Given the scarcity of proxies for vegetation during the Cenozoic era, we choose to adopt the same idealized land cover for each of these paleoclimate simulations, except for the Late Pliocene for which we adopt the PRISM3D reconstructions. Specifically, forest is prescribed between 30°S and 30°N, with shrub and grass outside this latitude band. There are no ice sheets on Antarctica and Greenland.

Sensitivity experiments for tropical seaway closure

Geological evidence suggests that the tropical seaways of Indonesia and Panama closed during the Pliocene (~5‒3 Ma)29,45, preventing surface water exchange between the Pacific and Indian Oceans and the Atlantic—although the exact timing of these closures remains unclear46. Taking the aforementioned Late Pliocene experiment as the reference run (referred to as LP_closeIP), we perform two sensitivity experiments to examine the potential role of tropical seaway closures (Supplementary Table 2). In one sensitivity experiment, we open both the Indonesian and Panama seaways (referred to as LP_noclosure), leaving the other boundary conditions unchanged from the Late Pliocene run. Specifically, the Indonesian seaway is broadened by converting the northern part of New Guinea (11 grid cells) to ocean with a depth of ~50 m (Supplementary Fig. 19). The Panama seaway is opened by removing one land grid cell and setting the depth of new ocean grid cell to 25 m (Supplementary Fig. 19); we verify there are through-flows between the Atlantic and Pacific under this scenario. In the other sensitivity experiment, only the Panama seaway is opened (referred to as LP_closeI). The modifications of tropical seaways in these sensitivity experiments are designed to roughly represent the Pliocene palaeoceanographic conditions. It should be noted that the modeled climate responses may be dependent on the depth and width of tropical seaways applied in the model32,33. Each experiment is integrated for 1500 model years, and we analyze the output of the last 200 years.

Genesis potential index

In this study, we adopt the Genesis Potential Index (GPI) to summarize changes in the large-scale environments that spawn and support TCs. It is defined as:18,47,48

$${\mathrm{GPI}} = \frac{{a[{\mathrm{min}}(\left| \eta \right|,4 \times 10^{ - 5})]^3[{\mathrm{max}}({\mathrm{PI}} - 35,0)]^2}}{{\chi ^{4/3}(25 + {\mathrm{VS}})^4}},$$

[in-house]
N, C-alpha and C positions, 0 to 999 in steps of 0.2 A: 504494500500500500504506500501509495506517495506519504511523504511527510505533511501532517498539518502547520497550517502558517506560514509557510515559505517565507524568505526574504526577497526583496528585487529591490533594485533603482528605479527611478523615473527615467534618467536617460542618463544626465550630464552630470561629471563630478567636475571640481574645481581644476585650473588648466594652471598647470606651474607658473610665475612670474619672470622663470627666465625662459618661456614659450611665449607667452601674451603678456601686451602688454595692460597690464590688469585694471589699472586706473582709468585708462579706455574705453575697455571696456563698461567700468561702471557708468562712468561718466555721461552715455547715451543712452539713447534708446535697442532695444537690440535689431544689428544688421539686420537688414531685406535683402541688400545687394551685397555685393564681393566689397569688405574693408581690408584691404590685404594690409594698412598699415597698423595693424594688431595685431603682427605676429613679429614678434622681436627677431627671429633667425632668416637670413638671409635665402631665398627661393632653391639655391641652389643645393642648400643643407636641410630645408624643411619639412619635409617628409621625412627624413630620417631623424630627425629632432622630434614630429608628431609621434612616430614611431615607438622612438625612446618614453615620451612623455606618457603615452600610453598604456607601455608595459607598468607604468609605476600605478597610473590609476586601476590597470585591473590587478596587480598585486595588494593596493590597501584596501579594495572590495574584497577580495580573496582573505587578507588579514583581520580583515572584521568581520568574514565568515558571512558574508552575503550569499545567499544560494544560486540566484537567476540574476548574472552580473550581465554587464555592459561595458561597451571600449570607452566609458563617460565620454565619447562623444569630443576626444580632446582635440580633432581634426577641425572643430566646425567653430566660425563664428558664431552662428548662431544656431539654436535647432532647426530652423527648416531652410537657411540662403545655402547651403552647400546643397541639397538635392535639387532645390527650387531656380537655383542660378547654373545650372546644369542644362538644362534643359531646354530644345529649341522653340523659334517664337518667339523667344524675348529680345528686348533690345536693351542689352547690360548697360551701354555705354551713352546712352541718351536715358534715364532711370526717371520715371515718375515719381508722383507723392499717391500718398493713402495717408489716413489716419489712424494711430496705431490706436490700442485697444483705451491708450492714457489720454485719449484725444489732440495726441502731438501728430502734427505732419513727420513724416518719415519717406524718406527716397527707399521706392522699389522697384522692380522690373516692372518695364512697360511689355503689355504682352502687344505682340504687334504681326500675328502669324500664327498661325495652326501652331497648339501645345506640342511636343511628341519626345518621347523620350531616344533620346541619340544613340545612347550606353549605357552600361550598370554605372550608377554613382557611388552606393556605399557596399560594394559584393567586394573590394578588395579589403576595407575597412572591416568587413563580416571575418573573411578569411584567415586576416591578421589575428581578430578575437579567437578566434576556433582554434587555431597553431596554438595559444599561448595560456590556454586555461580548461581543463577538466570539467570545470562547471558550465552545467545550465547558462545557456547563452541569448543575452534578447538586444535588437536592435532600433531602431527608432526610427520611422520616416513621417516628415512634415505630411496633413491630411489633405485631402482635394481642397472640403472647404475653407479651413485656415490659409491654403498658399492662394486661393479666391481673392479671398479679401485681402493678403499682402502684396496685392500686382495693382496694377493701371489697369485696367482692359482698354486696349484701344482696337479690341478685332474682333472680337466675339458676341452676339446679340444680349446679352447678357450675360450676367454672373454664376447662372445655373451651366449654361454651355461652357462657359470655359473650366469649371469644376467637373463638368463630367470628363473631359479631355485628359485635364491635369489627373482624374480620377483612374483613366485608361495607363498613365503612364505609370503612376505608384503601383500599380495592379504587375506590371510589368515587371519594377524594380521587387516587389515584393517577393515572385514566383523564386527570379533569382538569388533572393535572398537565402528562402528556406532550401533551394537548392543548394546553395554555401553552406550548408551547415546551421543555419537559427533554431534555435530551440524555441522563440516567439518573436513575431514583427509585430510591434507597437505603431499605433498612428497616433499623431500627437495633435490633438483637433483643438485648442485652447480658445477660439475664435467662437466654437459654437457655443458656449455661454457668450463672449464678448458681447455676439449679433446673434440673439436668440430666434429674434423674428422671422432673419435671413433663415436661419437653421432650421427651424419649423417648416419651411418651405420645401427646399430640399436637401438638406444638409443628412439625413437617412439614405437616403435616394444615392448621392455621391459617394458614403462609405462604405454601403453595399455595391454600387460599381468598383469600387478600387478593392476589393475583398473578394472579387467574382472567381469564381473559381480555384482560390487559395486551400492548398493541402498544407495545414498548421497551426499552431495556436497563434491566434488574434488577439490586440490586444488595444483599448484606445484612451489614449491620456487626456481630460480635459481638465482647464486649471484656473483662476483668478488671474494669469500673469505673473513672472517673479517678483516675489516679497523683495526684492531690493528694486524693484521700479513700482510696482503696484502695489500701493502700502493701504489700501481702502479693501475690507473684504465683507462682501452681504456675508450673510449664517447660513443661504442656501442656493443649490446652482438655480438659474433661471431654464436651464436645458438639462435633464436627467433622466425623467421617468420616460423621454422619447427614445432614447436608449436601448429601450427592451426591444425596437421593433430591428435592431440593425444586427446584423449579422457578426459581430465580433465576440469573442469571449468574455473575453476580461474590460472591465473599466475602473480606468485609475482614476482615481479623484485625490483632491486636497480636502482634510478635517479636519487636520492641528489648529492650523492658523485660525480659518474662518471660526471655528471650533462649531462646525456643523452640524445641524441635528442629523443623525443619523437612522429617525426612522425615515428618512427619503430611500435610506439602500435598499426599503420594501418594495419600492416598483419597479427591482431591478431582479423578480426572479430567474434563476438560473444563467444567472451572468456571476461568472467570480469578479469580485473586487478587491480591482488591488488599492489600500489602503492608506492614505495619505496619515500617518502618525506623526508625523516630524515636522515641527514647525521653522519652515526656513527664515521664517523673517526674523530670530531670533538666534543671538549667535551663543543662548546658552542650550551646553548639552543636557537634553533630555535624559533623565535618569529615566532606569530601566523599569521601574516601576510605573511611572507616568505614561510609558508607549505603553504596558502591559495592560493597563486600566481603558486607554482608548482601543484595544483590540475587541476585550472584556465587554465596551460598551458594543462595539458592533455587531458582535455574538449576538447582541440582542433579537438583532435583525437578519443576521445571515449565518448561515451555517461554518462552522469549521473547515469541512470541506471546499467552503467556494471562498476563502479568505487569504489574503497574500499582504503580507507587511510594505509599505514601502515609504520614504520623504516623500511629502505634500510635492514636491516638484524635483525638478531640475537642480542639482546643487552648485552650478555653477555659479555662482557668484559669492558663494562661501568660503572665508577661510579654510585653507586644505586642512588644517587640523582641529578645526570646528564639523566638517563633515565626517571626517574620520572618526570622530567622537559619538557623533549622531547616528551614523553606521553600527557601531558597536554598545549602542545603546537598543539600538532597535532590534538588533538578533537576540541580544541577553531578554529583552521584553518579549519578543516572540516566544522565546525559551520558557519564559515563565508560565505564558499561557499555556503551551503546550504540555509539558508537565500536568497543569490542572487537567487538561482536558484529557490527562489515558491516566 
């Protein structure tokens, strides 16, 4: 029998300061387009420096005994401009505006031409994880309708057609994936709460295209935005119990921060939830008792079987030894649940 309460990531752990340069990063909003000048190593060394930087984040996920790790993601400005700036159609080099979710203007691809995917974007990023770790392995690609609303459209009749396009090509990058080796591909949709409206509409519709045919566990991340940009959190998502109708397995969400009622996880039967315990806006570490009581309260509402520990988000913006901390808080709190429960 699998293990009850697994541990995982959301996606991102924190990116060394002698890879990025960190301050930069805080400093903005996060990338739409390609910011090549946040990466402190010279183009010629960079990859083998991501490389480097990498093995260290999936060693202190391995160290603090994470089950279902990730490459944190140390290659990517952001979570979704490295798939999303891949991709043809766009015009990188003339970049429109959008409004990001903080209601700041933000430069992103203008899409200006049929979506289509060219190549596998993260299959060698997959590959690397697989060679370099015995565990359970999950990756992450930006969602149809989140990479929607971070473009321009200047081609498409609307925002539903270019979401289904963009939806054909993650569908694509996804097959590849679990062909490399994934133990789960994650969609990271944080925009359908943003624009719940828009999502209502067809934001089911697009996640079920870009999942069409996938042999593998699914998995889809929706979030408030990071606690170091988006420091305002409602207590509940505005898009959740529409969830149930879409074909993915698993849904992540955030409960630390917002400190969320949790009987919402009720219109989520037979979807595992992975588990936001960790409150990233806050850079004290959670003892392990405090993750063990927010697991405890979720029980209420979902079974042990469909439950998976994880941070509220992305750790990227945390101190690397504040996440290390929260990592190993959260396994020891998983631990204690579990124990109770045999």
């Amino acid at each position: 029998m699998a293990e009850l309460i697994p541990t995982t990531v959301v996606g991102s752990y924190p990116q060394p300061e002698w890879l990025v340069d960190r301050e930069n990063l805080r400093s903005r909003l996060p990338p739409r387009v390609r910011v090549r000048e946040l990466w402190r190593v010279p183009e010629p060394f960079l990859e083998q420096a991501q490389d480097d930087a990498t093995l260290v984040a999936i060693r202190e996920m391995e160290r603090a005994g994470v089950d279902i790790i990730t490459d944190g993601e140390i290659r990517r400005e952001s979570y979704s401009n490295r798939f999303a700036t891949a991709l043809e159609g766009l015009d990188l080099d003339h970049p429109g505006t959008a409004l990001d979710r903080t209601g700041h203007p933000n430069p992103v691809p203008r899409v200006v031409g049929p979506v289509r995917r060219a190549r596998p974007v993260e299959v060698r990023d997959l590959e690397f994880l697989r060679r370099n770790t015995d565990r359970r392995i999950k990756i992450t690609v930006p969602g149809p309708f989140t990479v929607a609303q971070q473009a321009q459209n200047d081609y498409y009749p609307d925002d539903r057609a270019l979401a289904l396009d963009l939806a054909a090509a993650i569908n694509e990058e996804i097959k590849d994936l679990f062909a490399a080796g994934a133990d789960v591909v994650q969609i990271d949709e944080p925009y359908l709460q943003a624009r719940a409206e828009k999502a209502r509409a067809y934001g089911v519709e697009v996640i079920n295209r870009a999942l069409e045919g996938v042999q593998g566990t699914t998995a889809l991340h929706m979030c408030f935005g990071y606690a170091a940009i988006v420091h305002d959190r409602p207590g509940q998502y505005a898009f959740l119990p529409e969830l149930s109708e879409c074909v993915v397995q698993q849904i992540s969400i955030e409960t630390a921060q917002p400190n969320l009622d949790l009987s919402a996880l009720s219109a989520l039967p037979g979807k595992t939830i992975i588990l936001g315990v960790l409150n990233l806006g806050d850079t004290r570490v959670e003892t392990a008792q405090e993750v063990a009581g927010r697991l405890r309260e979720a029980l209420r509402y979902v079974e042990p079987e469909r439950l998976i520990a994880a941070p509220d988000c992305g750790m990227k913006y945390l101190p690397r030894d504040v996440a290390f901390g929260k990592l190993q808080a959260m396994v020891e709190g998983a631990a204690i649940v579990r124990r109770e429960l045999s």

where a is a normalizing coefficient, η is the absolute vorticity at 850 hPa, PI, VS, and χ are the potential intensity, vertical wind shear, and moist entropy deficit, respectively (see below for details). Preliminary evaluation shows that the GPI simulated with NorESM-L reproduces the spatial pattern of present-day TC genesis well (Supplementary Fig. 1). These environmental factors have proven useful in predicting the areas where TCs form using a statistical downscaling method22,48.

Potential intensity measures the thermodynamically achievable intensity of a storm and is defined as:49

$${\mathrm{PI}} = \sqrt {\frac{{C_{\mathrm{k}}}}{{C_{\mathrm{d}}}}\frac{{{\mathrm{SST}} - T_{\mathrm{o}}}}{{T_{\mathrm{o}}}}(k_0^ \ast - k)} ,$$

where To is the mean outflow temperature, Ck is the exchange coefficient for entropy, Cd is the drag coefficient, \(k_0^ \ast\) is the enthalpy of air saturated at the sea surface temperature and pressure, and k is the enthalpy of an ambient boundary layer parcel. The thermodynamic efficiency is measured by the term involving SST and To, and is mainly determined by the mean outflow temperature (approximately equivalent to the ambient tropopause temperature in the deep tropics)50. The difference between enthalpy of a saturated parcel and that of the ambient environment represents the thermodynamic disequilibrium at the sea surface50. Regions of high potential intensity identify the areas in which TC genesis is possible; low values are found only in regions that cannot support the deep convection that characterizes such systems18. Note that we modify the original algorithm by allowing it to scan soundings to 10 hPa, which allows for the possibility that convection may penetrate to much higher altitudes in warmer climates than it does today5.

The reasons behind differences in potential intensity can be evaluated by considering the surface energy balance. In a steady-state in which the ocean’s mixed layer remains approximately in thermal equilibrium, the thermodynamic disequilibrium term in Eq. 2 can be written as:51

$$k_0^ \ast - k{\mathrm{ = }}\frac{{F_{{\mathrm{net}}} + F_{{\mathrm{ocean}}}}}{{C_{\mathrm{k}}\rho \left| {\mathbf{V}} \right|}},$$